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Sibanye-Stillwater: All about prudence and pulling levers


Sibanye-Stillwater: All about prudence and pulling levers

CEO Neal Froneman has overseen the raising of R1.7bn in fresh capital, all the while keeping an eye on Amcu

Giulietta Talevi

Sibanye-Stillwater tapped shareholders again to raise capital this week, in the event that it becomes embroiled in a labour standoff at its platinum mines, as workers belonging to the Association of Mineworkers and Construction Union (Amcu) enter their fifth month of strike at its gold operations. While the book-build was well supported, Sibanye’s shares sank 19% on the day of the cash call. CEO Neal Froneman explains how he viewed the market’s response:
Investors would not participate if they thought there were balance sheet issues. What you’re seeing after a capital raise, especially when a significant proportion are hedge funds, is some of those shares wash out into the market as they take short and long positions – that’s almost to be expected.
So the fall didn’t dismay you?
Not at all. We issued 5% of our share capital so you would expect the price to go down. I think in a week or two we’ll be back to normal. In terms of the balance sheet, we’re in a very good position: a capital raise has bought another R1.7bn into our funds; we’ve got some other levers we will pull. We’ve got other financing pipelines that we’re looking at.
More importantly, commodity prices are very strong and so our PGM (platinum group metals) business is generating a significant amount of Ebitda [earnings before interest, tax, depreciation and amortisation], especially in the US where about 50% of our revenue comes from. We will deleverage significantly towards the end of the year. What we are doing is being prudent.
I understand that, but a company that has plenty of cash doesn’t always have to pull ‘levers’ or look at equity raises.
Even with the strike in gold we are significantly cash flow positive and we are building some more flexibility into our balance sheet because some of those cash flow streams may come to a halt with a strike in platinum.
Equity capital is expensive, you dilute shareholders.
It’s not expensive, absolutely not. We’ve diluted shareholders at a position where our share price is reasonably strong. We didn’t have to raise cash in a deeply discounted fashion, we raised it at R15.50 so I think that is completely different to what you’re suggesting.
On the strike, Amcu labelled your recent verification process (that shows it’s not the majority union) as unfair. Was it objective?
We’ve said Amcu’s not the majority for probably three months already and [the verification agency] just confirmed that. They are highly respected as an independent authority. We did not interfere in the process. Clearly [Amcu] don’t want the results that have come out, but this has been a long time coming. It’s not convenient, this is business. We’ve got to end the strike, we’re not going to capitulate, we’re not going to abuse shareholders and pay Amcu something to come back to work.
Do you see Amcu coming round? So much has been staked by union boss Joseph Mathunjwa.
He won’t come round, he’s dug such a deep hole he can’t get out of it. There are other unions whose reputations are at stake here and we’ve got to make sure the company doesn’t get abused and we’ve got to make sure that our employees are treated in the best way possible. That’s his problem. Our concern is employees that have not earned anything for five months, how to bring them back and integrate them. We have made it very clear from day one of this strike that we are not going to amend the wage agreement. We’ve now got ourselves a very strong legal position and we need to see it through. We’re not going to end up with a negotiated settlement here, that’s very clear to me.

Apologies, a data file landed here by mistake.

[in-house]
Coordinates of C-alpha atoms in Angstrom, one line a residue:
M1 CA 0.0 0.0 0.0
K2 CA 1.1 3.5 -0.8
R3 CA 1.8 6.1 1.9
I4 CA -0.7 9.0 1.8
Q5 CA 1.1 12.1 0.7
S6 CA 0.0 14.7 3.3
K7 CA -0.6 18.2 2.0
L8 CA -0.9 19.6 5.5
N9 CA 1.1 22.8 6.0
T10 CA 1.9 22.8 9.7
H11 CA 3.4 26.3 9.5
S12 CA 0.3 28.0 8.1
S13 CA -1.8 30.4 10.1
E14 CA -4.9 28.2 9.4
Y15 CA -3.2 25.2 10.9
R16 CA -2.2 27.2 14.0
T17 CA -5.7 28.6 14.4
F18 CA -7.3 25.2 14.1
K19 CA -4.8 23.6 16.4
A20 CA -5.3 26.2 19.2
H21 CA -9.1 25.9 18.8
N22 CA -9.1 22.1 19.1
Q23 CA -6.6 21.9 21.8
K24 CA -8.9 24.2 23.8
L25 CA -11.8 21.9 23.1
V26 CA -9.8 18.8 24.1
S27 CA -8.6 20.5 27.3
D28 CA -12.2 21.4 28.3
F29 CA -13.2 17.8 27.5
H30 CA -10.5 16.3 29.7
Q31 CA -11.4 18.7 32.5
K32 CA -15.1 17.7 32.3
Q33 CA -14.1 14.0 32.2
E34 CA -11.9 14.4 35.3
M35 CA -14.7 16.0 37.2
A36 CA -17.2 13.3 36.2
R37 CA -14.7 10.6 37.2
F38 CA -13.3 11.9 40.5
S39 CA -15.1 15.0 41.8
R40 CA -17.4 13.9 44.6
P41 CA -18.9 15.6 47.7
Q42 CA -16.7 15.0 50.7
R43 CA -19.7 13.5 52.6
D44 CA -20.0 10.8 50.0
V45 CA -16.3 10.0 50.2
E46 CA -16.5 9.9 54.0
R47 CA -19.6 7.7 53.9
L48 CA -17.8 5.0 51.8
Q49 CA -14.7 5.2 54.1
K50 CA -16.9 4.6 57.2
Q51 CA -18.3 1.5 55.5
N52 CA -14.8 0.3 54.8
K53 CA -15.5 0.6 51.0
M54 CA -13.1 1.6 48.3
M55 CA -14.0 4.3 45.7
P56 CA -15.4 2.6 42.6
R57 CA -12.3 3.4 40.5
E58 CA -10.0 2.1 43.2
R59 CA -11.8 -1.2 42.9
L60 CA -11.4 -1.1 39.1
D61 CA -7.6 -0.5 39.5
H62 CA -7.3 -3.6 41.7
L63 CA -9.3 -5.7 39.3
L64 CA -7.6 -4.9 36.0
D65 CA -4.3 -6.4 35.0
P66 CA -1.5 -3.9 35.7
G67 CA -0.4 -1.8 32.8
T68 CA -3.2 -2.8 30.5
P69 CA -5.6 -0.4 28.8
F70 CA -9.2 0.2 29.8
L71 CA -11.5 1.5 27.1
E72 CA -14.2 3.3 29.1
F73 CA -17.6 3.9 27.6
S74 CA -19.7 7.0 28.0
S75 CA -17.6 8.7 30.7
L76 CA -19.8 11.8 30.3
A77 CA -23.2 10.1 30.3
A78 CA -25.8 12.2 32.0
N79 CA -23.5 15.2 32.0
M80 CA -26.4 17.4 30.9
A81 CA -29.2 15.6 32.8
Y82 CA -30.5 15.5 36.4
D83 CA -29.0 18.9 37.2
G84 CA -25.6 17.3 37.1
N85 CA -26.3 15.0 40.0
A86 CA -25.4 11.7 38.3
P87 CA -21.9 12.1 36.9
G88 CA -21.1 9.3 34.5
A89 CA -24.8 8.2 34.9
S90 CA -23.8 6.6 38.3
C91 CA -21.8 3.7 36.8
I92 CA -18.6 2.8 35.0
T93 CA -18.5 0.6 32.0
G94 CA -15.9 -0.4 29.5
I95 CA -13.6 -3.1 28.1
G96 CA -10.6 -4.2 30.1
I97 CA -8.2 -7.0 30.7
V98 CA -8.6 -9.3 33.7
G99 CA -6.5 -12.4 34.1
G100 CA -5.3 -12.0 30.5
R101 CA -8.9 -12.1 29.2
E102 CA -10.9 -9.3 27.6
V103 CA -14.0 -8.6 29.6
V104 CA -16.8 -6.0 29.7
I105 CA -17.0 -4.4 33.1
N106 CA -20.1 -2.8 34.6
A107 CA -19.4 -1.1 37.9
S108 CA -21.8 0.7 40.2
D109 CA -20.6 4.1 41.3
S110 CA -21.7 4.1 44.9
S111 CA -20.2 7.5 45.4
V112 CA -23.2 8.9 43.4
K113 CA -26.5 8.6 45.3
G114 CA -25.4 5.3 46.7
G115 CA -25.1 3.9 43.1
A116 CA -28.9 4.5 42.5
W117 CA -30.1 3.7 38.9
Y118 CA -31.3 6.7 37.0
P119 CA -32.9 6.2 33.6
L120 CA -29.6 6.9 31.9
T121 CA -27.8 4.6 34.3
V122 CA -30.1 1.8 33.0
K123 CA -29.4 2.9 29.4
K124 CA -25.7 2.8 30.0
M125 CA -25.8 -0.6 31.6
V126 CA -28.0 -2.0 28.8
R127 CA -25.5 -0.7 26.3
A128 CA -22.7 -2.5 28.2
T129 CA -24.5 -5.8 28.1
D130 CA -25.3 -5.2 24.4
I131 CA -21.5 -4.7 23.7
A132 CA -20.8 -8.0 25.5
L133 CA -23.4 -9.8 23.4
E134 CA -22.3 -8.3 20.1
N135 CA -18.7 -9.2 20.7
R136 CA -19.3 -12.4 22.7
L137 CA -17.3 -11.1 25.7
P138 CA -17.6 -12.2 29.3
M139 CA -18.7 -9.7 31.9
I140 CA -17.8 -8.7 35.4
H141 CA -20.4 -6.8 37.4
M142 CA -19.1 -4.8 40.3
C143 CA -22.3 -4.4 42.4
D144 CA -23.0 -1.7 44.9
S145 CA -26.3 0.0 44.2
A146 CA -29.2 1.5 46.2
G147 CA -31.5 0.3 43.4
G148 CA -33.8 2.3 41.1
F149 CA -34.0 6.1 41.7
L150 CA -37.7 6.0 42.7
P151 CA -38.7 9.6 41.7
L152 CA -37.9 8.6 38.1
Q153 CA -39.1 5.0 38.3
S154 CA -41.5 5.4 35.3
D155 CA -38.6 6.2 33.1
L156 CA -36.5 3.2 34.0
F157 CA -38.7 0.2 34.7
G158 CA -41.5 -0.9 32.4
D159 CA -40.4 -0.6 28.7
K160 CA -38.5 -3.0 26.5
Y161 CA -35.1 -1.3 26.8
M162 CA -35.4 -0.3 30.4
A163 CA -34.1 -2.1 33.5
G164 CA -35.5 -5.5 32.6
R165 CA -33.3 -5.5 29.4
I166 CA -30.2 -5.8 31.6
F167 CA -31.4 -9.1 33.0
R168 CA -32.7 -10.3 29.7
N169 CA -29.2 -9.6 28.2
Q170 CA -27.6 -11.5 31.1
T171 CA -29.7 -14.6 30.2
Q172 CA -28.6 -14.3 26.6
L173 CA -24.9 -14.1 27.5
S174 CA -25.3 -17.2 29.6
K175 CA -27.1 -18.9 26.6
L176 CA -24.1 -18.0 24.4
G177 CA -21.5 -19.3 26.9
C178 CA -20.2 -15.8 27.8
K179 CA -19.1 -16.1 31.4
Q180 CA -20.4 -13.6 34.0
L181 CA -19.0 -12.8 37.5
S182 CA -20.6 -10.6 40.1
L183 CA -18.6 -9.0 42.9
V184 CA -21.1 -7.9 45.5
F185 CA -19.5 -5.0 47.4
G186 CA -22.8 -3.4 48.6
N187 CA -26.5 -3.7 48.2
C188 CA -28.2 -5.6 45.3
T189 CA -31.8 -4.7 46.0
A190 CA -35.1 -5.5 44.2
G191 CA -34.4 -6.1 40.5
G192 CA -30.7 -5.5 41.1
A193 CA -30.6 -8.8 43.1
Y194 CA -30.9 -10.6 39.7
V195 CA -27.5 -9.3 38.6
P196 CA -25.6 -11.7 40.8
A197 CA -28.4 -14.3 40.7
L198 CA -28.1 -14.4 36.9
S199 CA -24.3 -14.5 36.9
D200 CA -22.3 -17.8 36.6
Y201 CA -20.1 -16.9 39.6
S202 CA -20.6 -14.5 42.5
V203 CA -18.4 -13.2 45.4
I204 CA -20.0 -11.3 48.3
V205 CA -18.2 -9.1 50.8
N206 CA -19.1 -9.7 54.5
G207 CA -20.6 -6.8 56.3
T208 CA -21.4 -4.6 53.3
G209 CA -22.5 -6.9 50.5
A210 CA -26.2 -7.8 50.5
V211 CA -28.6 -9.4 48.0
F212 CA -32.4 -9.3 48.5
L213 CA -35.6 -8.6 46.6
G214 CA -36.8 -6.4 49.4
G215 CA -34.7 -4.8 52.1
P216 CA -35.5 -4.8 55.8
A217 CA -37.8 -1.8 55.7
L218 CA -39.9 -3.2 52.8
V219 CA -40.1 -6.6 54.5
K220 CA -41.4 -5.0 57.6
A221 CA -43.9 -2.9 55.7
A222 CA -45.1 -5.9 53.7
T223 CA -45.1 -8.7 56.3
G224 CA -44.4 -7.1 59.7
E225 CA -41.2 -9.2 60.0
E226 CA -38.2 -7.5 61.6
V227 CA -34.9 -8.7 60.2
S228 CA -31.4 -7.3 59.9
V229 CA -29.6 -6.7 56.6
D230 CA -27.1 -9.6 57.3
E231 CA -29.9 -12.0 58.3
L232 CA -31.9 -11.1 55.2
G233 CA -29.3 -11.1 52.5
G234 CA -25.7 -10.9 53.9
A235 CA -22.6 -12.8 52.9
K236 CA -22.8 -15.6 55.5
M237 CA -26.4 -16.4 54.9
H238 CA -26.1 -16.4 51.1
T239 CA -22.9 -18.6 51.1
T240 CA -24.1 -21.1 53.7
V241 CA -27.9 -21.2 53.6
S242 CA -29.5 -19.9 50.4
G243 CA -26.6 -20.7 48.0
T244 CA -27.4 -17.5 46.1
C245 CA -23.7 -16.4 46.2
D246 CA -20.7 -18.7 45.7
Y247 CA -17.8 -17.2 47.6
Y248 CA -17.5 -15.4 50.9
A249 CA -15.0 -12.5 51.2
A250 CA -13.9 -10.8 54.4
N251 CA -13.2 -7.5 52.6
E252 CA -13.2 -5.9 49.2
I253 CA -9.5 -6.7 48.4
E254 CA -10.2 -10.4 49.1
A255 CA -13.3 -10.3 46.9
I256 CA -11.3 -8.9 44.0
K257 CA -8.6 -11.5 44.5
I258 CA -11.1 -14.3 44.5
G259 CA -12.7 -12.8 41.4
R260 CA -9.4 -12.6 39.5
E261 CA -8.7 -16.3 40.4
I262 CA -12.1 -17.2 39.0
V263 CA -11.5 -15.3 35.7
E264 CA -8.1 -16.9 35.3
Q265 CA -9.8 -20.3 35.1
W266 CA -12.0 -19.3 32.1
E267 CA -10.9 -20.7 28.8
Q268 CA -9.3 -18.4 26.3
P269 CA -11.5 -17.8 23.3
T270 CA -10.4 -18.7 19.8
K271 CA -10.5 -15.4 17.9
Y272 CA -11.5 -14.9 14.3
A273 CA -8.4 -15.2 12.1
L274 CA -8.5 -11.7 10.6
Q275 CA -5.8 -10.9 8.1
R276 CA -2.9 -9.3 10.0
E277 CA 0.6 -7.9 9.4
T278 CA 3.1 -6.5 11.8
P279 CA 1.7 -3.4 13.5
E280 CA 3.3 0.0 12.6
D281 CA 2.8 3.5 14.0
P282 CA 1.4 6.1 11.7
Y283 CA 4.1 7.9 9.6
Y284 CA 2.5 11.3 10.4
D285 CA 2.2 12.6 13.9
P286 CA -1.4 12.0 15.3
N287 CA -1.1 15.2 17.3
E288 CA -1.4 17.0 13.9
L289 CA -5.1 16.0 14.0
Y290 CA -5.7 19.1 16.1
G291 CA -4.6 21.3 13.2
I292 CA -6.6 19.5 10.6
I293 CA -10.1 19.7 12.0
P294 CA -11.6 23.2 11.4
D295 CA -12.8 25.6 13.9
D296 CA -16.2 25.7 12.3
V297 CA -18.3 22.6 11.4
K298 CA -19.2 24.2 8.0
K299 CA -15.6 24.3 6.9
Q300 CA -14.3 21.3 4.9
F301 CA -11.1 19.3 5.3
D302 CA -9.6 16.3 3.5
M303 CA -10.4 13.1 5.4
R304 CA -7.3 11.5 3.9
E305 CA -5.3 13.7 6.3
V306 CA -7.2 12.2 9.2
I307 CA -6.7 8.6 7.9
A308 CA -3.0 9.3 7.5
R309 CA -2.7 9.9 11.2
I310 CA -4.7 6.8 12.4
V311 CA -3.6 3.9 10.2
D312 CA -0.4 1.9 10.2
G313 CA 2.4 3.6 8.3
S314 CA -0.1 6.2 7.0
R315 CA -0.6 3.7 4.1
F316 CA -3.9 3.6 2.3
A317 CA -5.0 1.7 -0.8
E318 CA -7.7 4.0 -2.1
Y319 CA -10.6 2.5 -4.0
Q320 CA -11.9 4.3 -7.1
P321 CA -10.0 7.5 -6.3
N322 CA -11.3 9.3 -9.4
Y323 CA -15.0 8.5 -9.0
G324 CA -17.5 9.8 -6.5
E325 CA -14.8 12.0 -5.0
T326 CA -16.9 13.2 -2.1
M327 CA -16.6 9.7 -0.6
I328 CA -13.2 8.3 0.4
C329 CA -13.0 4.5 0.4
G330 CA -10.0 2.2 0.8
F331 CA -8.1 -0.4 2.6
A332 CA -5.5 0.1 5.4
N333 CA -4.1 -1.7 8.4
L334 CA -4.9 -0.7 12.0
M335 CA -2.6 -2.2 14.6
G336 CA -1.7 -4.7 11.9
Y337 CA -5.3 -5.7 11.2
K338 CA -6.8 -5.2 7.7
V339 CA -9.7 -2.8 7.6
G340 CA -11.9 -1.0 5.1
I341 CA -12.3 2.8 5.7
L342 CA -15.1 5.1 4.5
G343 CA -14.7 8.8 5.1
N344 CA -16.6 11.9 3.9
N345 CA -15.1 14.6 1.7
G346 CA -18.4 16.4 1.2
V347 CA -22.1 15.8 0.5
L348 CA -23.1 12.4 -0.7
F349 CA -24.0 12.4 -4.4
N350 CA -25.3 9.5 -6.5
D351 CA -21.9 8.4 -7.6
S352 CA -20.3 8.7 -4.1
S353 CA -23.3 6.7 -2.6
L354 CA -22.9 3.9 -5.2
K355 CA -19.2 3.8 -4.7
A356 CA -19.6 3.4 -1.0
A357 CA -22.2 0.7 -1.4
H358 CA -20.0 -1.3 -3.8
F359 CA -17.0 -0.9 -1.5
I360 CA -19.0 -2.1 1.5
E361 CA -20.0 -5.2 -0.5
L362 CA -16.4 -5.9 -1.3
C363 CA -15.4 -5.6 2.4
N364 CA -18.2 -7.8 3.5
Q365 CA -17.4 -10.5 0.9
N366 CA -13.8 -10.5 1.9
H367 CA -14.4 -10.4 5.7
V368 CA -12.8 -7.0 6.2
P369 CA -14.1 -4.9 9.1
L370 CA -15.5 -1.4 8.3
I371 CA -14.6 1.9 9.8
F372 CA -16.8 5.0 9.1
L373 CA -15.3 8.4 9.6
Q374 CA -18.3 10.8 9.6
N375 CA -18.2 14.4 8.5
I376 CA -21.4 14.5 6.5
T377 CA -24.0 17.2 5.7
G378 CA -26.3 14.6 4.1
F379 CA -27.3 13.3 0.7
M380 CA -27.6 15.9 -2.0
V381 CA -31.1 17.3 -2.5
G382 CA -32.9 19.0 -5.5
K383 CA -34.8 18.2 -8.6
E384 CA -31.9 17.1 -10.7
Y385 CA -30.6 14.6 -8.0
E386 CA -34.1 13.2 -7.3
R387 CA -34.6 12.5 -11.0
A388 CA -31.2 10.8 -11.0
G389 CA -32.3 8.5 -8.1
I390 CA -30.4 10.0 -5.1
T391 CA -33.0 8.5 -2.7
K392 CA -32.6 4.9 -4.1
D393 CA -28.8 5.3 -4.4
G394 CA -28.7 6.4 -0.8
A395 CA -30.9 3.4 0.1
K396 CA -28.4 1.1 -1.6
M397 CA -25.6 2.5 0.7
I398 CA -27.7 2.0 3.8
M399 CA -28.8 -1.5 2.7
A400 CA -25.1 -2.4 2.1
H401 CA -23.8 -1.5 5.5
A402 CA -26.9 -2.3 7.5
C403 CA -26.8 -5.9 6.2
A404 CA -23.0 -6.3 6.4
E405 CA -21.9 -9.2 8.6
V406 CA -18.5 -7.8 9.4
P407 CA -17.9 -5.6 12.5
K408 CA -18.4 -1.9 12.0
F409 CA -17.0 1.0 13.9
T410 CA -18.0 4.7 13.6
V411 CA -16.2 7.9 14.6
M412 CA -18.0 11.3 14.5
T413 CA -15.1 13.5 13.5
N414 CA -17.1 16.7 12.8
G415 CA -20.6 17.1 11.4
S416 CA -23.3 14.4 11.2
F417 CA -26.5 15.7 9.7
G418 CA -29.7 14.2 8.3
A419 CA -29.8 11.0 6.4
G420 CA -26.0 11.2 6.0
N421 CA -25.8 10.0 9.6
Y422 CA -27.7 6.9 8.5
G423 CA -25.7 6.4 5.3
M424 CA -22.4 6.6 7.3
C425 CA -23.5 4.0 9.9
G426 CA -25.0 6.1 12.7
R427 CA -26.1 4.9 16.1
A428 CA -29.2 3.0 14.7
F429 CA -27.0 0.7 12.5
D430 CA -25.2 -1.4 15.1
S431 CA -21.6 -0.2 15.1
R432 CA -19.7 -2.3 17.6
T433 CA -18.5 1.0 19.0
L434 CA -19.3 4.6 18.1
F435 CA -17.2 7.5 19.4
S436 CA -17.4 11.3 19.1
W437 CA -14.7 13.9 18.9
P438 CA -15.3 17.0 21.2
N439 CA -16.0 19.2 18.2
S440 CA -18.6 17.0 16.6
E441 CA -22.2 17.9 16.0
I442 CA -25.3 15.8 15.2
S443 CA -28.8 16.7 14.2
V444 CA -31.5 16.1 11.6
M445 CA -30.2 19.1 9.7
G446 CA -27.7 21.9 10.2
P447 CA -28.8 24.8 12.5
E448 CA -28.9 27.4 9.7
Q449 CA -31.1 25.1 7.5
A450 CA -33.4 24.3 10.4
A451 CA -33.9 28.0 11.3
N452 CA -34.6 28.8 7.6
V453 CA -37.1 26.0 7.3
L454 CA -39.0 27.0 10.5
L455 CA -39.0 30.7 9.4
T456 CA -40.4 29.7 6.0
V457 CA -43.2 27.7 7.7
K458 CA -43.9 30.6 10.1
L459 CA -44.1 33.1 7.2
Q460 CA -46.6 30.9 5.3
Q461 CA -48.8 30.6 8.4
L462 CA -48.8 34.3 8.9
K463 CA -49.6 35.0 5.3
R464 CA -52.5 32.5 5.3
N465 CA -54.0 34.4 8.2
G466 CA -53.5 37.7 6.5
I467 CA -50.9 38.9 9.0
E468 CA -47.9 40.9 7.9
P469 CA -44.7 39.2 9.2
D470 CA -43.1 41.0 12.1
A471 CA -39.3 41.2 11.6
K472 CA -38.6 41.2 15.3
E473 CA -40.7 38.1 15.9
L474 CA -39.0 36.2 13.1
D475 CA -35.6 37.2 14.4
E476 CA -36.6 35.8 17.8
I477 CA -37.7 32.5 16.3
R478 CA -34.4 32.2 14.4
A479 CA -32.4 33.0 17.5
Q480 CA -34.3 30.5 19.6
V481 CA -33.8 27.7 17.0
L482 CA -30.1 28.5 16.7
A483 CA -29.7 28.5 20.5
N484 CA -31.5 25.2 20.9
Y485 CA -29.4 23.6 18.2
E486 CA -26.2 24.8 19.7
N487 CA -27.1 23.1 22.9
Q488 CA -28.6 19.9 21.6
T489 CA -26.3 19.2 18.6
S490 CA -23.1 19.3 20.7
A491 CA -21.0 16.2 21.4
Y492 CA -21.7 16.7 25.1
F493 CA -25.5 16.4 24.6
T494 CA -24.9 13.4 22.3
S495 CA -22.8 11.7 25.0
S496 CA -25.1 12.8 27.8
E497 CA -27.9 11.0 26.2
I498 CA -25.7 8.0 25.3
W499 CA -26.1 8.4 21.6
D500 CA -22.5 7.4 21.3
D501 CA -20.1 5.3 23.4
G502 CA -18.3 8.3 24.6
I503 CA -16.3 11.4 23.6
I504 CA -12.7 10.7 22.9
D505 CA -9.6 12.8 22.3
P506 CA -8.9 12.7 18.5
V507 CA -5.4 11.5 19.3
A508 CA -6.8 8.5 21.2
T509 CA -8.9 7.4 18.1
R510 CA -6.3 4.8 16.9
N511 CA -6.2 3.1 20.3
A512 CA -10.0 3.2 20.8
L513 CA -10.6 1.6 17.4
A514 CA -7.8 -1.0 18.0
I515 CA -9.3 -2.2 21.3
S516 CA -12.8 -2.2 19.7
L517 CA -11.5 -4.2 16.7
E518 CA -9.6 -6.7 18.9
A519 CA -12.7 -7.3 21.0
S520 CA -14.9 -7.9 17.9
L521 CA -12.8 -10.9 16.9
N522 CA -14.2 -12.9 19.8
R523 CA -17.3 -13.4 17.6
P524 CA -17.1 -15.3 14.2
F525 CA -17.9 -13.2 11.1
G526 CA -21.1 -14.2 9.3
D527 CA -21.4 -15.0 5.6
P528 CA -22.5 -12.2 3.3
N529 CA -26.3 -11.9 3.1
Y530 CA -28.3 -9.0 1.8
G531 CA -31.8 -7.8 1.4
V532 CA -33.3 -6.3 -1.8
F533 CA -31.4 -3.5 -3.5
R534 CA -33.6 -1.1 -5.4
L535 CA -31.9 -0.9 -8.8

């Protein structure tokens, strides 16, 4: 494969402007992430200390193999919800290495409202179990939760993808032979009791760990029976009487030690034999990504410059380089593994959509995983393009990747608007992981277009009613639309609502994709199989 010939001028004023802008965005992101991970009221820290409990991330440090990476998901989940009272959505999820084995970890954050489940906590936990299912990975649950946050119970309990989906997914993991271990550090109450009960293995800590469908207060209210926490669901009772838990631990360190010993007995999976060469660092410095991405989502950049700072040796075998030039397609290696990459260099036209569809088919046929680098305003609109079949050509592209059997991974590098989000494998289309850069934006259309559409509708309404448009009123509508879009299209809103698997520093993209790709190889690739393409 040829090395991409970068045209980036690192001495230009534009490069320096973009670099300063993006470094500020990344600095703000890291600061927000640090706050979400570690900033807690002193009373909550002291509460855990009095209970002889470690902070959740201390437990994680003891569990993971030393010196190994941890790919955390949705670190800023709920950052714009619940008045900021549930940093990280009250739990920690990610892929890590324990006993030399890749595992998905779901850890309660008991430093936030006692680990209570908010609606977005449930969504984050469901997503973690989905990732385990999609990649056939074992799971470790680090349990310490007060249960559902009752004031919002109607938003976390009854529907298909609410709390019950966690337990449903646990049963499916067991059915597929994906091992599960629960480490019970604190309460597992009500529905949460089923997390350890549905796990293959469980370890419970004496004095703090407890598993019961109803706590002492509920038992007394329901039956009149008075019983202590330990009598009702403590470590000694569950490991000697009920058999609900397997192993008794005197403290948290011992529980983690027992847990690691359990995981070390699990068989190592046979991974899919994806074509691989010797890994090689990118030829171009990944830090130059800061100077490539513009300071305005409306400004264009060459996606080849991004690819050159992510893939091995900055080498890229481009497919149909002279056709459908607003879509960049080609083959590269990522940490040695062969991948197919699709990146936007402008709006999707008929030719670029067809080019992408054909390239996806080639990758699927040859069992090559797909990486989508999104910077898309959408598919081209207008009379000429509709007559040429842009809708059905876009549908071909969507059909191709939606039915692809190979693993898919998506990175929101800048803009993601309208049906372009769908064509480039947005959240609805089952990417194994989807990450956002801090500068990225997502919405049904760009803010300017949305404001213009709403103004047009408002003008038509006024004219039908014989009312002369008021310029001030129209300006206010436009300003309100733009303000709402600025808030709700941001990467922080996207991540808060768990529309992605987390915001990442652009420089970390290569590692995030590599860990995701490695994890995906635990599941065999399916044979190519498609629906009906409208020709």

A lot of companies haven’t drawn this line in the sand. Is it lonely out there? Or is this what has to be done?When you’re busy with this everyone is sitting behind you, but very quietly, they don’t stick their heads up. This is clearly a union that abuses members and resorts to violence and tries to hold us hostage with threats of Marikana. Now clearly nobody wants those sorts of issues and we’ve done everything we can to protect our workers. This is actually re-setting a relationship in a way that is going to be more balanced going into, say, platinum wage negotiations and any other negotiation in the industry. This is a national issue. We have a labour relations act that is unbalanced, it’s not business-friendly. In our way we’re playing our role so that we can make long term decisions.      Are you fearful, given Amcu’s strength in platinum, that wage talks could be a real fight?I’m not fearful. We go into every wage negotiation knowing what is acceptable in terms of the long-term sustainability of the business, what is fair. You can’t be fearful in business, you’ve got to do the right thing. Am I concerned? Absolutely, but if it results in further industrial action, so be it. We can’t be bullied.Do you ever see the industry bridging the ideological divide between bosses and workers?I do, and it’s going to take a process. The real issue is a lack of trust and there has to be a rebuilding of trust.
Do you feel vindicated by palladium’s rally, or is it a bubble that ends in tears?No,the fundamentals of the palladium price haven’t changed. I think we’ve seen a healthy correction but the fundamentals of long-term deficits are still there. What’s very pleasing is there’s a recognition that platinum is part of the solution in addressing that deficit and hopefully we will see the PGM basket price ratchet up. Stillwater, which is the only primary producer of palladium in the world, we bought for $2bn, it’s now worth $6bn. That’s huge value accretion for shareholders.

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